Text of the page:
Oracle XMLELEMENT Example 1

The following example produces an Emp element for a series of employees, with nested elements that provide the employee's name and hire date:

   e.job_id||' '||e.last_name),
   XMLELEMENT("Hiredate", e.hire_date)) as "Result"
   FROM employees e WHERE employee_id > 200;


  MK_MAN Hartstein

  MK_REP Fay

  HR_REP Mavris

  PR_REP Baer

  AC_MGR Higgins


6 rows selected.

The following similar example uses the XMLElement function with the XML_attributes_clause to create nested XML elements with attribute values for the top-level element:

      XMLATTRIBUTES(e.employee_id AS "ID", e.last_name),
      XMLELEMENT("Dept", e.department_id),
      XMLELEMENT("Salary", e.salary)) AS "Emp Element"
   FROM employees e
   WHERE e.employee_id = 206;

Oracle XMLELEMENT Example


XMLElement takes an element name for identifier, an optional collection of attributes for the element, and arguments that make up the content of the element. It returns an instance of type XMLType. XMLElement is similar to SYS_XMLGen except that XMLElement can include attributes in the XML returned, but it does not accept formatting using the XMLFormat object.

The XMLElement function is typically nested to produce an XML document with a nested structure, as in the example in the following section.

You must specify a value for identifier, which Oracle Database uses as the enclosing tag. The identifier can be up to 4000 characters and does not have to be a column name or column reference. It cannot be an expression or null.

The objects that make up the element content follow the XMLATTRIBUTES keyword. In the XML_attributes_clause, if the value_expr is null, then no attribute is created for that value expression. The type of value_expr cannot be an object type or collection. If you specify an alias for value_expr using the AS clause, the c_alias can be up to 4000 characters.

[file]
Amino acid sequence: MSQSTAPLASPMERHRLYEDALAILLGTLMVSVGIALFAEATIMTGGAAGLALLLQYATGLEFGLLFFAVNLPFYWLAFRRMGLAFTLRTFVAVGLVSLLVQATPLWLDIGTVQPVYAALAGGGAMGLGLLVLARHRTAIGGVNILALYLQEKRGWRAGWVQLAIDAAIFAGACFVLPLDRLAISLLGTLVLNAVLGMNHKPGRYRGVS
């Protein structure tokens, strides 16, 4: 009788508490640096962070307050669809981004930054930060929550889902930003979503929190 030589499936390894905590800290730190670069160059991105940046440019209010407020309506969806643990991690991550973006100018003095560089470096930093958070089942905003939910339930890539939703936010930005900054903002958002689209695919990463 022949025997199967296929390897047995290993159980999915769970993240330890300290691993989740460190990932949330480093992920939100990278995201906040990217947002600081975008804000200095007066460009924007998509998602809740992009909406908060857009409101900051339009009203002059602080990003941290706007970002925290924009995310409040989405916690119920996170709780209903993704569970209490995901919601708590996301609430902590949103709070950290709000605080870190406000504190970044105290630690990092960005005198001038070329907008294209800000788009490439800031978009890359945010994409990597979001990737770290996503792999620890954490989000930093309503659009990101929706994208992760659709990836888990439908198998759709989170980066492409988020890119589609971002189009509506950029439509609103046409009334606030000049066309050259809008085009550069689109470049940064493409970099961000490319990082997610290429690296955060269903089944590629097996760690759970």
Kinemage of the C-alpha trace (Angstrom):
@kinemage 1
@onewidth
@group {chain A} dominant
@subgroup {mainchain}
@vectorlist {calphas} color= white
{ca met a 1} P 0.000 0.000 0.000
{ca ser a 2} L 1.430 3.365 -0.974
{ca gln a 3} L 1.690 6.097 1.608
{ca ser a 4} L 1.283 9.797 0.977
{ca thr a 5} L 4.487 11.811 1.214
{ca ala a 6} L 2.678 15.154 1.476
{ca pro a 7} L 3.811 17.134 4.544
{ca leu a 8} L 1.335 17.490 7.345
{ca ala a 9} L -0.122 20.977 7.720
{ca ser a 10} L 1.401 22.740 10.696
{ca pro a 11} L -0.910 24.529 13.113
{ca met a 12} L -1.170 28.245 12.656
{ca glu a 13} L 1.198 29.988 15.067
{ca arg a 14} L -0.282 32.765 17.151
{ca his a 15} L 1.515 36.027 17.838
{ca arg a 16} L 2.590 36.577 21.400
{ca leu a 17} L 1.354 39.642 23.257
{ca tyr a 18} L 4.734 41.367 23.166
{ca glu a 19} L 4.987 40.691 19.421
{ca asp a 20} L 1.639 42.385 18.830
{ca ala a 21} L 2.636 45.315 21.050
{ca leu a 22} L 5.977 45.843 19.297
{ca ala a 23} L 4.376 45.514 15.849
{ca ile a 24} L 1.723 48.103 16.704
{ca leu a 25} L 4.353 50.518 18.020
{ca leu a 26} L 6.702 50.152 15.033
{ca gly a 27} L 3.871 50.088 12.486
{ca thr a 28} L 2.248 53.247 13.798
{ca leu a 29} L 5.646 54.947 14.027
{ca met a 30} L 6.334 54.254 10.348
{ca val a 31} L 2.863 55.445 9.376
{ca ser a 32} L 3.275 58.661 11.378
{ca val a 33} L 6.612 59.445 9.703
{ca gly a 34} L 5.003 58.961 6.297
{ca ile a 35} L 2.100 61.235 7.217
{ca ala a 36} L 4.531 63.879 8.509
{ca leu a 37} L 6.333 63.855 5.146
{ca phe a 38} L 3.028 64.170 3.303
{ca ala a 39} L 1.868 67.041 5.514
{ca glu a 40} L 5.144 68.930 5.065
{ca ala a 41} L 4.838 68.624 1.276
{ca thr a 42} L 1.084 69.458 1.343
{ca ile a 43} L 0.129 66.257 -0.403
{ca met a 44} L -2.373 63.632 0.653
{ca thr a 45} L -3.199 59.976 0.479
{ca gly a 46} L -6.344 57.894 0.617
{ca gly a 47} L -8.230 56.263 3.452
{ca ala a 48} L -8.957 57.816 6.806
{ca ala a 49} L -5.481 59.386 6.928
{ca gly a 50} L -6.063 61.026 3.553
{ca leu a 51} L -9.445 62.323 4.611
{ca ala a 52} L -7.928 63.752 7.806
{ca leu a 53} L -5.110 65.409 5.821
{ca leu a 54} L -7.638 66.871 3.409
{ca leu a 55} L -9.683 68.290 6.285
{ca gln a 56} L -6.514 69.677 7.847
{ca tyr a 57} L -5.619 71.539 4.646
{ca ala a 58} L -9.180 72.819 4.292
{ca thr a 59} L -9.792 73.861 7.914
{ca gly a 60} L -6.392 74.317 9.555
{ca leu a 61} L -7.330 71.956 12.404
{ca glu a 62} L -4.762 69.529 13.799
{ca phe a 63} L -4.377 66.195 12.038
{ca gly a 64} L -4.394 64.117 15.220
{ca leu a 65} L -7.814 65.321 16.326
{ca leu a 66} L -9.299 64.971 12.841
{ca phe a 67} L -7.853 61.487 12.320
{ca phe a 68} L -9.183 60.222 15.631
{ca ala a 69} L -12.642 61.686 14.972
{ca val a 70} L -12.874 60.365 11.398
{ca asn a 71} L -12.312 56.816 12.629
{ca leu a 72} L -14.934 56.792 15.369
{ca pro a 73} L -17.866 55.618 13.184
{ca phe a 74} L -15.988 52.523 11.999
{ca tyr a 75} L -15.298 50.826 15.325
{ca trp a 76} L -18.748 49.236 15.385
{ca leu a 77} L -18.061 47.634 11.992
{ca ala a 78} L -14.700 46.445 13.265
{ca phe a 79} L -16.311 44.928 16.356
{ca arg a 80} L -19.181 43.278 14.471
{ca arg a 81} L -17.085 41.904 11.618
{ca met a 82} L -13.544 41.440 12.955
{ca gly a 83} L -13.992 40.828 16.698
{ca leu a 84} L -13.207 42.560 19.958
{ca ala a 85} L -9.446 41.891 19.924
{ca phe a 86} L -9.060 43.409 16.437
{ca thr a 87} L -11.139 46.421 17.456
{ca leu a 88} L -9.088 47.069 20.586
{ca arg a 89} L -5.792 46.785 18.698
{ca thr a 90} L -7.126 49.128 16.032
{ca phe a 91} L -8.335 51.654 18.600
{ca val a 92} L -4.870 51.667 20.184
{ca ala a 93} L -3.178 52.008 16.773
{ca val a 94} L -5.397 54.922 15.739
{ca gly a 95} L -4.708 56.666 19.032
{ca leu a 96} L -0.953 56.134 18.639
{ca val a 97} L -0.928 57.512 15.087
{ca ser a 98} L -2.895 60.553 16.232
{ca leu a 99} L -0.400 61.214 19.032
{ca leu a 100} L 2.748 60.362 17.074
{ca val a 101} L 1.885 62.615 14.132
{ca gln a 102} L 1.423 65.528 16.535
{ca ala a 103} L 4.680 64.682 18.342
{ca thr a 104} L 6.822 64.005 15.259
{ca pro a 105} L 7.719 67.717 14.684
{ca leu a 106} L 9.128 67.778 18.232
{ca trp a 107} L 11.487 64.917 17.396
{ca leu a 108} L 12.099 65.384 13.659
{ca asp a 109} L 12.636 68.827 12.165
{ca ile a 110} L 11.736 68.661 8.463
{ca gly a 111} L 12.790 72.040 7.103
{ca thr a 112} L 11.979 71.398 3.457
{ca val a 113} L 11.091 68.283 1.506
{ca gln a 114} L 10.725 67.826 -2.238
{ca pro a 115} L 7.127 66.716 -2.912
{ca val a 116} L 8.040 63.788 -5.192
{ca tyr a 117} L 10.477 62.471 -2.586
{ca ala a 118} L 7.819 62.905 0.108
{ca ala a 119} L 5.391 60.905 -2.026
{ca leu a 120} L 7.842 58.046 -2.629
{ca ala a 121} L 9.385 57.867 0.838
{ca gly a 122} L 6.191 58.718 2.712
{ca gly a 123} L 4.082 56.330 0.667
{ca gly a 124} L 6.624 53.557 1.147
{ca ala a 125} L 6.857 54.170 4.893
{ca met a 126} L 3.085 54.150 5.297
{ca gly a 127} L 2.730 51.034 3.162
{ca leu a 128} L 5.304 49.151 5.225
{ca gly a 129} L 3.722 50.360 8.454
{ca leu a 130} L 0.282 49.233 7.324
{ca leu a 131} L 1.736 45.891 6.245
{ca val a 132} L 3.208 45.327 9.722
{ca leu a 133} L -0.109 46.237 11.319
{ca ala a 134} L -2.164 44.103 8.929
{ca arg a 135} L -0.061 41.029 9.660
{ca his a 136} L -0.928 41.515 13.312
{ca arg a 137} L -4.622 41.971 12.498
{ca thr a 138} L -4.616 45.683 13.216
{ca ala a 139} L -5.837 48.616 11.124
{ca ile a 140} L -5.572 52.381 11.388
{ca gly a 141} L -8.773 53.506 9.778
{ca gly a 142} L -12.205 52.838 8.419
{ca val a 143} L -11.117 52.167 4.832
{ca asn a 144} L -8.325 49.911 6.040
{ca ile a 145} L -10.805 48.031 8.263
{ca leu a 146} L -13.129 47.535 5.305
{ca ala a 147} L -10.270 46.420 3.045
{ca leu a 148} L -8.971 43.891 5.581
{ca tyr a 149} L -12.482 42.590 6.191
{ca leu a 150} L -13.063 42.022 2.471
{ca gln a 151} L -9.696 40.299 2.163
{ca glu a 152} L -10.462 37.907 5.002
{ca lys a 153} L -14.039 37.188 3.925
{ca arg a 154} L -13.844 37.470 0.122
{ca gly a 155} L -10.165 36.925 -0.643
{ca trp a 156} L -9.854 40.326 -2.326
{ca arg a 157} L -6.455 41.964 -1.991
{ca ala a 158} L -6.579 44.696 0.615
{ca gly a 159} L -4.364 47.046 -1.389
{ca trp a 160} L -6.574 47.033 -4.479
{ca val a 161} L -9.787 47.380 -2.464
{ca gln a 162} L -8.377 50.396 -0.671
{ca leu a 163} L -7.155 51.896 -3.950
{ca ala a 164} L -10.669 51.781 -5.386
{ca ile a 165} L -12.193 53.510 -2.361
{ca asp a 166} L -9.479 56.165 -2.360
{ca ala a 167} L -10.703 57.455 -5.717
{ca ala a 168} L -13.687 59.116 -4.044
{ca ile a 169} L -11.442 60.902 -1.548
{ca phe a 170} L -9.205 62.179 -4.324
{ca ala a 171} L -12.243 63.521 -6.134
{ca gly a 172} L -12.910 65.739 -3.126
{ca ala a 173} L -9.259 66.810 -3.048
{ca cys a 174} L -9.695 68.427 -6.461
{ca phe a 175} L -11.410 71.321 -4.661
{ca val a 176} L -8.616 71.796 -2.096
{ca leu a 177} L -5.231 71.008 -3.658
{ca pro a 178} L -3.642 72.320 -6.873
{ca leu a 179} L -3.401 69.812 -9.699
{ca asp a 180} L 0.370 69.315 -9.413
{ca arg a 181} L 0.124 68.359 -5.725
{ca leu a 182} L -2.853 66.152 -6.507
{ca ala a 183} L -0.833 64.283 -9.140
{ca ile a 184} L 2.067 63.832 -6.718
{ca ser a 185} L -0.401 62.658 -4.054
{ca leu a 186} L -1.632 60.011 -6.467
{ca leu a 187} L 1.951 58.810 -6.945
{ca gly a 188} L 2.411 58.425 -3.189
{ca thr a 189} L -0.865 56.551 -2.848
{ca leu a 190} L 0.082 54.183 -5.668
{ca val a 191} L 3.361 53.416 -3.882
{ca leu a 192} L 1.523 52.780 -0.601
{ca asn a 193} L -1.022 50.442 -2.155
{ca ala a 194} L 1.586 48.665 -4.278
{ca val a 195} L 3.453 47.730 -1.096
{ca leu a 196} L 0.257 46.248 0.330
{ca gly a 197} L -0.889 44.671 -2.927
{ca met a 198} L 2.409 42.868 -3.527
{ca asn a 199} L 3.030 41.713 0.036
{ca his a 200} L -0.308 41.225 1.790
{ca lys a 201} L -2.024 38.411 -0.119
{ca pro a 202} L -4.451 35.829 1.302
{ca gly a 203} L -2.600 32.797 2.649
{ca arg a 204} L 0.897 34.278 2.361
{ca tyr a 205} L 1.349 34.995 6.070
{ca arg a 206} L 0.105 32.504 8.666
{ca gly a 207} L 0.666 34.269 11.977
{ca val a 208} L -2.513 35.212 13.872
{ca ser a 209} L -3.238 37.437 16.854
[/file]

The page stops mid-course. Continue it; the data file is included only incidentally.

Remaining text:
For the optional value_expr that follows the XML_attributes_clause in the diagram:

If value_expr is a scalar expression, then you can omit the AS clause, and Oracle uses the column name as the element name.

If value_expr is an object type or collection, then the AS clause is mandatory, and Oracle uses the specified c_alias as the enclosing tag.

If value_expr is null, then no element is created for that value expression.

Oracle SQL SELECT Statement

The most commonly used SQL command is SELECT statement. The SQL SELECT statement is used to query or retrieve data from a table in the database. A query may retrieve information from specified columns or from all of the columns in the table. To create a simple SQL SELECT Statement, you must specify the column(s) name and the table name. The whole query is called SQL SELECT Statement.

Syntax of SQL SELECT Statement:
SELECT column_list FROM table-name
[WHERE Clause]
[GROUP BY clause]
[HAVING clause]
[ORDER BY clause];

table-name is the name of the table from which the information is retrieved.
column_list includes one or more columns from which data is retrieved.
The code within the brackets is optional.



Oracle PL/SQL Tutorial

SQL commands are instructions used to communicate with the database to perform specific task that work with data. SQL commands can be used not only for searching the database but also to perform various other functions like, for example, you can create tables, add data to tables, or modify data, drop the table, set permissions for users. SQL commands are grouped into four major categories depending on their functionality:

Data Definition Language (DDL) - These SQL commands are used for creating, modifying, and dropping the structure of database objects. The commands are CREATE, ALTER, DROP, RENAME, and TRUNCATE.
Data Manipulation Language (DML) - These SQL commands are used for storing, retrieving, modifying, and deleting data. These commands are SELECT, INSERT, UPDATE, and DELETE.
Transaction Control Language (TCL) - These SQL commands are used for managing changes affecting the data. These commands are COMMIT, ROLLBACK, and SAVEPOINT.
Data Control Language (DCL) - These SQL commands are used for providing security to database objects. These commands are GRANT and REVOKE

Oracle CEIL or CEILING Function

In Oracle/PLSQL, the ceil function returns the smallest integer value that is greater than or equal to a number.
The CEIL and CEILING functions round the specified number up, and return the smallest number that is greater than or equal to the specified number

The specified number must be a DOUBLE PRECISION number.
If the specified number is NULL, the result of these functions is NULL.
If the specified number is equal to a mathematical integer, the result of these functions is the same as the specified number.
If the specified number is zero (0), the result of these functions is zero.